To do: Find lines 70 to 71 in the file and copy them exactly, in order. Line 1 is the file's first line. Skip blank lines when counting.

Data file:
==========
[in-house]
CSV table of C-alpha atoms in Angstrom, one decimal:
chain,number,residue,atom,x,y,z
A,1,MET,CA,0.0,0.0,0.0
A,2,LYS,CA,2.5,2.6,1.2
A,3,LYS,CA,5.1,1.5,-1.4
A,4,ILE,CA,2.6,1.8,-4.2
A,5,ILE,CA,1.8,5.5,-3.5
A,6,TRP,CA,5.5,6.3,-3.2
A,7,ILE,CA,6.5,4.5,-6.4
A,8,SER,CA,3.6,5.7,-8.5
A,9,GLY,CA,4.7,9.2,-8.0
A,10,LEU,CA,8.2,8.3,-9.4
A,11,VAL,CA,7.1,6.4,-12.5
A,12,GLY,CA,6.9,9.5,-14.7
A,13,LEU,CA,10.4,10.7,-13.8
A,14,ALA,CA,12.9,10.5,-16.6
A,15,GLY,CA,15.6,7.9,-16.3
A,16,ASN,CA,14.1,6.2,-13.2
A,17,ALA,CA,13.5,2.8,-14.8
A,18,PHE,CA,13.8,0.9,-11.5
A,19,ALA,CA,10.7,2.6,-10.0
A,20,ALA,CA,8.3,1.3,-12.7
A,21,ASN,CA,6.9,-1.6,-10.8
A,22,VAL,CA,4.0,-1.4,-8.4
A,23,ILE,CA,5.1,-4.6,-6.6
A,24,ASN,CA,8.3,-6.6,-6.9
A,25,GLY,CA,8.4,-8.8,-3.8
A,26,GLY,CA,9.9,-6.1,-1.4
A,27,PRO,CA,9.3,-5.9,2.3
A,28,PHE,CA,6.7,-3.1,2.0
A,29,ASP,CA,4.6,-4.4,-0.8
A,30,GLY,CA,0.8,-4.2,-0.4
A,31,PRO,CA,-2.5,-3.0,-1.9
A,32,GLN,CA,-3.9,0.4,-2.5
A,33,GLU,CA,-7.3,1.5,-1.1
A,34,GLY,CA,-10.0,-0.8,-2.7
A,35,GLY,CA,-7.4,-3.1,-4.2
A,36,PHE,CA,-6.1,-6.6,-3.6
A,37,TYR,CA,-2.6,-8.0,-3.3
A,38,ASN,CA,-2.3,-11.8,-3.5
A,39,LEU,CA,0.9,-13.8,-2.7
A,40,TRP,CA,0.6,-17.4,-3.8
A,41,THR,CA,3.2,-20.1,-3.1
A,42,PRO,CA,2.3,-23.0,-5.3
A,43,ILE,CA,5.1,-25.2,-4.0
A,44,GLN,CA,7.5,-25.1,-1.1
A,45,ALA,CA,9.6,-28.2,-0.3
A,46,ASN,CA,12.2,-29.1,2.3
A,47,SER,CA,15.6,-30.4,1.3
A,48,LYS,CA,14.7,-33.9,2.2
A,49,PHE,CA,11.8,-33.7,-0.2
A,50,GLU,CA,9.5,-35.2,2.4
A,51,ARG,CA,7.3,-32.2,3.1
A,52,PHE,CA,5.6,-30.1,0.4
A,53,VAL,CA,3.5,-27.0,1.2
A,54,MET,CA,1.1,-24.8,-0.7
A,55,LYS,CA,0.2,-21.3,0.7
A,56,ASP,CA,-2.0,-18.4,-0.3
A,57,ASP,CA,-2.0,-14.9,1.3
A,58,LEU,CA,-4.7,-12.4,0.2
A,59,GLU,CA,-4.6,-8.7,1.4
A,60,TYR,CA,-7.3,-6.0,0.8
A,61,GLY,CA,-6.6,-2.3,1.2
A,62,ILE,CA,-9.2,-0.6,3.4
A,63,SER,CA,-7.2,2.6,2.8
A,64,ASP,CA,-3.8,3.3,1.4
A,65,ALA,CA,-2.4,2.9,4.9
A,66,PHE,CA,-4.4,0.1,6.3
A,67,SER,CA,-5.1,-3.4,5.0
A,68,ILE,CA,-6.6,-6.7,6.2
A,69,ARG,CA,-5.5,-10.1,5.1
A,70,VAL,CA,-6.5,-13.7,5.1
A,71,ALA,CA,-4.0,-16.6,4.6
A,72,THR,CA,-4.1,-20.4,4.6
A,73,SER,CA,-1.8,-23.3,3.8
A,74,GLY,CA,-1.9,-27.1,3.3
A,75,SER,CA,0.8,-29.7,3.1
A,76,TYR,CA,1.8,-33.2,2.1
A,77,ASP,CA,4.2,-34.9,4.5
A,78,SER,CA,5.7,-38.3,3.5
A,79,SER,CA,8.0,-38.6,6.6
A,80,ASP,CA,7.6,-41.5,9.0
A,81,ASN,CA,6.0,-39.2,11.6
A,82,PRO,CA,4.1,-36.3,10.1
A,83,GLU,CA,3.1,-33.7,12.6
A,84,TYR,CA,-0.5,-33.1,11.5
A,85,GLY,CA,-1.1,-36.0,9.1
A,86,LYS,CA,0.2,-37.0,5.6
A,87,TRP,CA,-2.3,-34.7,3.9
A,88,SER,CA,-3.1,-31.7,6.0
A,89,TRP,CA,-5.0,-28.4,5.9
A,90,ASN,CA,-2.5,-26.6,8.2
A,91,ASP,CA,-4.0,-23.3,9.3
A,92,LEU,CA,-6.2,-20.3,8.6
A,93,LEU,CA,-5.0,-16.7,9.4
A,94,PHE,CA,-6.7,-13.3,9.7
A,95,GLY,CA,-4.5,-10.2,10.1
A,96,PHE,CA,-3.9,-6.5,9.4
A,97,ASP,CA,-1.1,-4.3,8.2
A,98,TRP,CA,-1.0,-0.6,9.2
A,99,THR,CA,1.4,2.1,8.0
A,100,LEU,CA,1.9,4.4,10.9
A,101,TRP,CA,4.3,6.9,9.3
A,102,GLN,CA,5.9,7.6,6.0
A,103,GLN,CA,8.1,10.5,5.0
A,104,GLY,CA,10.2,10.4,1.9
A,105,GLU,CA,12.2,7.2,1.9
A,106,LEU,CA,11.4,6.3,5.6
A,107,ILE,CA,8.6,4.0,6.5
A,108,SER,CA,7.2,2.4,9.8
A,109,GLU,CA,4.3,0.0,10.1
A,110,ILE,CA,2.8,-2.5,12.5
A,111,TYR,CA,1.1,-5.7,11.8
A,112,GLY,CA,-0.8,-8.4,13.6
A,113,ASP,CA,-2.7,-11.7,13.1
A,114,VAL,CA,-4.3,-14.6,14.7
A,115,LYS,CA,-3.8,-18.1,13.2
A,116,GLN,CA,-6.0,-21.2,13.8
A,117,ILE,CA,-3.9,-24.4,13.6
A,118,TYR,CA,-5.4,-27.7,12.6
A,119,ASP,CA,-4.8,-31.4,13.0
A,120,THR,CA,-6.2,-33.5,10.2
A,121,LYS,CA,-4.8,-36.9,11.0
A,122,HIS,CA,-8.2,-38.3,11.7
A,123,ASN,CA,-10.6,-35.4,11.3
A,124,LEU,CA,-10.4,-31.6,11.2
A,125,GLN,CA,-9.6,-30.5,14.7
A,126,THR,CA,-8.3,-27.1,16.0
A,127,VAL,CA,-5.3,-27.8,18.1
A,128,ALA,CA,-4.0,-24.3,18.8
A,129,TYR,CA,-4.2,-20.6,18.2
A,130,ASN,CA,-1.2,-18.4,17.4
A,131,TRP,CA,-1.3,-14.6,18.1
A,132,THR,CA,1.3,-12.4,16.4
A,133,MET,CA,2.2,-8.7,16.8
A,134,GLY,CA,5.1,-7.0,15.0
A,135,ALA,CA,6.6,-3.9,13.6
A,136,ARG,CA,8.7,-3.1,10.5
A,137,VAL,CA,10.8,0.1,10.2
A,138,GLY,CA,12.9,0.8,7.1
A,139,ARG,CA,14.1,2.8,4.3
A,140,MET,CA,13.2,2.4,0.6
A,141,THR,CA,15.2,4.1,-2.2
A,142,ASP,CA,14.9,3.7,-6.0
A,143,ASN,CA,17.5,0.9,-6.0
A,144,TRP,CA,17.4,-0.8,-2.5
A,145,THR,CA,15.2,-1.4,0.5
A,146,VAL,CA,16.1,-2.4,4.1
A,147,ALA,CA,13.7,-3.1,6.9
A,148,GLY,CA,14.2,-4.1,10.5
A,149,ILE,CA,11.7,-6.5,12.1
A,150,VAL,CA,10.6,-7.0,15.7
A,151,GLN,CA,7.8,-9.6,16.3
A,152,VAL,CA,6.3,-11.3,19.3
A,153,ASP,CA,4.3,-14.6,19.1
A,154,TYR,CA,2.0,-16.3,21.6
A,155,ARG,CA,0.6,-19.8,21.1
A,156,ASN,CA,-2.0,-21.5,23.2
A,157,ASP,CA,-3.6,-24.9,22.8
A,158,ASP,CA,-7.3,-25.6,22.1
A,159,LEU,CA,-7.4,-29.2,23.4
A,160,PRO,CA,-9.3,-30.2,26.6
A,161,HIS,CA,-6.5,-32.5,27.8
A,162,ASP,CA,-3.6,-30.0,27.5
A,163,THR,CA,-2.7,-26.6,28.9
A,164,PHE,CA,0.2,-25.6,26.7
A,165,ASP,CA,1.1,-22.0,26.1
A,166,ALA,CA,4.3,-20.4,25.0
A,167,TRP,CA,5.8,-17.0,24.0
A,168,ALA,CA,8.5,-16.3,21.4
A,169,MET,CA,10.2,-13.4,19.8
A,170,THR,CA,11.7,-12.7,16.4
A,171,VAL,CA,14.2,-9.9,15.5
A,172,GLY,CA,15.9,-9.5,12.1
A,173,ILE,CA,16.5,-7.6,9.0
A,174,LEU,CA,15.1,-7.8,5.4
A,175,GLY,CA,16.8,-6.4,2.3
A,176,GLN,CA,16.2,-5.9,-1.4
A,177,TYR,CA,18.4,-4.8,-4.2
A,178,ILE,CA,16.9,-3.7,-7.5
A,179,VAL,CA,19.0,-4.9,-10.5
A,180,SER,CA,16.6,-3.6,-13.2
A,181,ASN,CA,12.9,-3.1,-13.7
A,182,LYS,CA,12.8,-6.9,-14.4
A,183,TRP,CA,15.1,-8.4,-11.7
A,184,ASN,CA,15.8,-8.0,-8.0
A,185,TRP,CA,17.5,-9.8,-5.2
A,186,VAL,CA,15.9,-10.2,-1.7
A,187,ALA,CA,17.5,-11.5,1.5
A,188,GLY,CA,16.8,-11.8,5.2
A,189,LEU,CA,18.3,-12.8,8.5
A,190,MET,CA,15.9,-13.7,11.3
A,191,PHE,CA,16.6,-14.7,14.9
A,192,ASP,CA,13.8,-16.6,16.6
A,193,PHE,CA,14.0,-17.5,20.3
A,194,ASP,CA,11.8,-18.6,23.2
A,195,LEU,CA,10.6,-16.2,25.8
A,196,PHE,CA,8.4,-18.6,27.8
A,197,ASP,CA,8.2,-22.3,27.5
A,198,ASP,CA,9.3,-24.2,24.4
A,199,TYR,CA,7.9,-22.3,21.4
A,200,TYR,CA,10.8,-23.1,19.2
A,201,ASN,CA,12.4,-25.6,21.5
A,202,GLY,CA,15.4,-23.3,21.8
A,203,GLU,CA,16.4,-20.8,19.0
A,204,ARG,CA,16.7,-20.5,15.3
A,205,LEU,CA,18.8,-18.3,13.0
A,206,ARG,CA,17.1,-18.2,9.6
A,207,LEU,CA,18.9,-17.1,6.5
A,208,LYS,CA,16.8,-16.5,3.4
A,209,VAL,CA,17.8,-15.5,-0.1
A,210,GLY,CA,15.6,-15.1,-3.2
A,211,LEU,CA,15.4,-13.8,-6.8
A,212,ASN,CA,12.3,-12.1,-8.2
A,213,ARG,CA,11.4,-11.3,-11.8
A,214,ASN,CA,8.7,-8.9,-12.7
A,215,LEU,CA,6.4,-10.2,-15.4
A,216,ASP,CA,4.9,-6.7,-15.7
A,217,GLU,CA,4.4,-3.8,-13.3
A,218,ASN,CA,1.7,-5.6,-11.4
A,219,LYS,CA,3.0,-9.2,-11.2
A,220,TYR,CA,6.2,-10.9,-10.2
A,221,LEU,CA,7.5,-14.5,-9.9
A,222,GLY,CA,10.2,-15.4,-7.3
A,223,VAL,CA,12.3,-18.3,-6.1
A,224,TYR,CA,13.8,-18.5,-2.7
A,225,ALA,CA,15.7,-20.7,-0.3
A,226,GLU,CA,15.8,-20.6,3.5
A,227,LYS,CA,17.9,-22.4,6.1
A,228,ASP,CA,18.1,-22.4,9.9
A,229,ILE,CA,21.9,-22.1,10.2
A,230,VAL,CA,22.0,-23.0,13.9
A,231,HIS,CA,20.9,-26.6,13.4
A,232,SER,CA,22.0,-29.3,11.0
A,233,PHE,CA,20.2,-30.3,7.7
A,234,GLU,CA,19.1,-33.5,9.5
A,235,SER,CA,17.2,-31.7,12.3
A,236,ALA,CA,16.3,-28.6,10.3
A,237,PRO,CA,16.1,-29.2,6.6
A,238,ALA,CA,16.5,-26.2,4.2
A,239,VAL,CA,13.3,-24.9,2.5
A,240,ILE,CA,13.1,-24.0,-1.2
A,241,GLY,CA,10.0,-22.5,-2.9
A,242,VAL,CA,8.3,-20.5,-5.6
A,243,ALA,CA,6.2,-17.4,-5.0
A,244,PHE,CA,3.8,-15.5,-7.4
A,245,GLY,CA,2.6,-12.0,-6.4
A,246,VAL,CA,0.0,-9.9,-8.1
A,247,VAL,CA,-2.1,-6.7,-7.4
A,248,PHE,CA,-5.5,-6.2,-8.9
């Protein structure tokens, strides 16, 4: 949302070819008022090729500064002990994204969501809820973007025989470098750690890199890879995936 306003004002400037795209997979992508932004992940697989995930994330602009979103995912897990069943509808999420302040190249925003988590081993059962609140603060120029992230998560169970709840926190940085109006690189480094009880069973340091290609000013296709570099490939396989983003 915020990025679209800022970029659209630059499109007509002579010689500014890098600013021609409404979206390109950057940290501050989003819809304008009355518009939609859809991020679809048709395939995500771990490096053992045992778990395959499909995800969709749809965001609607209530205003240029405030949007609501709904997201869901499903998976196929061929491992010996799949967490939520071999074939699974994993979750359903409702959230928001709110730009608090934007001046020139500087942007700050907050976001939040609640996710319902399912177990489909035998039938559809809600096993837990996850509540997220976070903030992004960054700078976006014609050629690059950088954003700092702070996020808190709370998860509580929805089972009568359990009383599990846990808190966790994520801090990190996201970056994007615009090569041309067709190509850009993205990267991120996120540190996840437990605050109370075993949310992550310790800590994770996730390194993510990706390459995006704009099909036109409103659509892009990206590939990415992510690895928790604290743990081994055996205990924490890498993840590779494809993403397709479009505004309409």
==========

A,67,SER,CA,-5.1,-3.4,5.0
A,68,ILE,CA,-6.6,-6.7,6.2